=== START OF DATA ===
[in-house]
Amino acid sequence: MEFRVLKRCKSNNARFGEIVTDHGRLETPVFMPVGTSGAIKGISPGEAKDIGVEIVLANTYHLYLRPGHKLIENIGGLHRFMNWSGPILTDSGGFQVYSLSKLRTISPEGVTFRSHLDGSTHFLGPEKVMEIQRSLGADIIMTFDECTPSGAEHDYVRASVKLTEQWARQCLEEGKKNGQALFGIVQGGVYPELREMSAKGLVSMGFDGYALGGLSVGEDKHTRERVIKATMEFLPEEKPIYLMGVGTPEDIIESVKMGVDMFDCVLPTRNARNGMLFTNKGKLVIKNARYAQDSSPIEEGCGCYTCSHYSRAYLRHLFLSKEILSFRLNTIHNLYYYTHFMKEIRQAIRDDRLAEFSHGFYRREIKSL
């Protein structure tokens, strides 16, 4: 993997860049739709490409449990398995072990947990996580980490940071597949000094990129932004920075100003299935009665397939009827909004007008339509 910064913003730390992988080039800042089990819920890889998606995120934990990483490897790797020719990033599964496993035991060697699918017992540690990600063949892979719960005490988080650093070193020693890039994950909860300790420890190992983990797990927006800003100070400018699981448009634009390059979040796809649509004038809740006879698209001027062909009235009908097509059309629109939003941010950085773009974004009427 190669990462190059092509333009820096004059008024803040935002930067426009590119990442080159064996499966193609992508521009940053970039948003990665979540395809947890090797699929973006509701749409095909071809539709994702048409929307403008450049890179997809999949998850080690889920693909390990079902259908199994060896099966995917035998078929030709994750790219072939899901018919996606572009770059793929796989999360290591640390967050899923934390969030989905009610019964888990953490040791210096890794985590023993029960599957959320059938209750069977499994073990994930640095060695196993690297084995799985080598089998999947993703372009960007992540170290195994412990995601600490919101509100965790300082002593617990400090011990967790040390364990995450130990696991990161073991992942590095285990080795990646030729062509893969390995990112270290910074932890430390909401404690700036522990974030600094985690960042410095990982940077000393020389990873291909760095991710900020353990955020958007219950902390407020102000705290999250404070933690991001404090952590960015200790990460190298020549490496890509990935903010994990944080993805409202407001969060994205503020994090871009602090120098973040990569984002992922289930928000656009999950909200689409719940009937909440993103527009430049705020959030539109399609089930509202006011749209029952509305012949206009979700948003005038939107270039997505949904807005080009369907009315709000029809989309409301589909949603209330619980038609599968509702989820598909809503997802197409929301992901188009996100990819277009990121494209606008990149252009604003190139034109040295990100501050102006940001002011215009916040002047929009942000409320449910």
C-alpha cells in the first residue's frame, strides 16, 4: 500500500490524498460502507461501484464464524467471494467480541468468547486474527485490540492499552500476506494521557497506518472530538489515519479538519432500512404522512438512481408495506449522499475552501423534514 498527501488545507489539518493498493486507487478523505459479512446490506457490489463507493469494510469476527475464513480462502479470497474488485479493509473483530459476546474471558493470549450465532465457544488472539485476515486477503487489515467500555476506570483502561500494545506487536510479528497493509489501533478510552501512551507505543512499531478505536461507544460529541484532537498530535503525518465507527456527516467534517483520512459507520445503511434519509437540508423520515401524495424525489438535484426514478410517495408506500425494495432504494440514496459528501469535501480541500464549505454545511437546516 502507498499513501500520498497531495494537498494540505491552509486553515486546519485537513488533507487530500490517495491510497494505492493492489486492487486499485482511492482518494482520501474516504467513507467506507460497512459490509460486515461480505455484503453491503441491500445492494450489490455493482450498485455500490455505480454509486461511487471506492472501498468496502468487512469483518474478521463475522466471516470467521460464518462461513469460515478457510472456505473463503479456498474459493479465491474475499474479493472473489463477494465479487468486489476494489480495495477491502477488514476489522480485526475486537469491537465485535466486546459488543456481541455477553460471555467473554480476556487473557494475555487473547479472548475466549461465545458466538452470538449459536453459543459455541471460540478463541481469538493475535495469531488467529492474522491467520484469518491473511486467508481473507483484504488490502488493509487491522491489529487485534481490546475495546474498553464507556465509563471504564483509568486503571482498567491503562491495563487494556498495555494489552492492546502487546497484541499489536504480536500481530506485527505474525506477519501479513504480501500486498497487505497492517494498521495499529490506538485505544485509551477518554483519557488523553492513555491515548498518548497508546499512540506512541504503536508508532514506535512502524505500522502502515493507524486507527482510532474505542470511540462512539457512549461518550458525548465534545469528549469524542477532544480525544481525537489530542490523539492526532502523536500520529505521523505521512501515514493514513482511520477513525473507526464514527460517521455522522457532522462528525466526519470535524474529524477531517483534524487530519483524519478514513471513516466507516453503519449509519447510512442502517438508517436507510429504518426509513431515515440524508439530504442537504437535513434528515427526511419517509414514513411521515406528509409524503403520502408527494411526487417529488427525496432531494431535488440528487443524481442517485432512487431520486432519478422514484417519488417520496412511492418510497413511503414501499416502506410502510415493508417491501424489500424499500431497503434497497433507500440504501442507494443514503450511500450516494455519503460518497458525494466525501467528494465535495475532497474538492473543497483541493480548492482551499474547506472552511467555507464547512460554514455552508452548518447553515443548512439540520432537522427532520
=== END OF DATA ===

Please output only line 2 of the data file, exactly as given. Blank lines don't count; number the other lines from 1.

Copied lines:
Amino acid sequence: MEFRVLKRCKSNNARFGEIVTDHGRLETPVFMPVGTSGAIKGISPGEAKDIGVEIVLANTYHLYLRPGHKLIENIGGLHRFMNWSGPILTDSGGFQVYSLSKLRTISPEGVTFRSHLDGSTHFLGPEKVMEIQRSLGADIIMTFDECTPSGAEHDYVRASVKLTEQWARQCLEEGKKNGQALFGIVQGGVYPELREMSAKGLVSMGFDGYALGGLSVGEDKHTRERVIKATMEFLPEEKPIYLMGVGTPEDIIESVKMGVDMFDCVLPTRNARNGMLFTNKGKLVIKNARYAQDSSPIEEGCGCYTCSHYSRAYLRHLFLSKEILSFRLNTIHNLYYYTHFMKEIRQAIRDDRLAEFSHGFYRREIKSL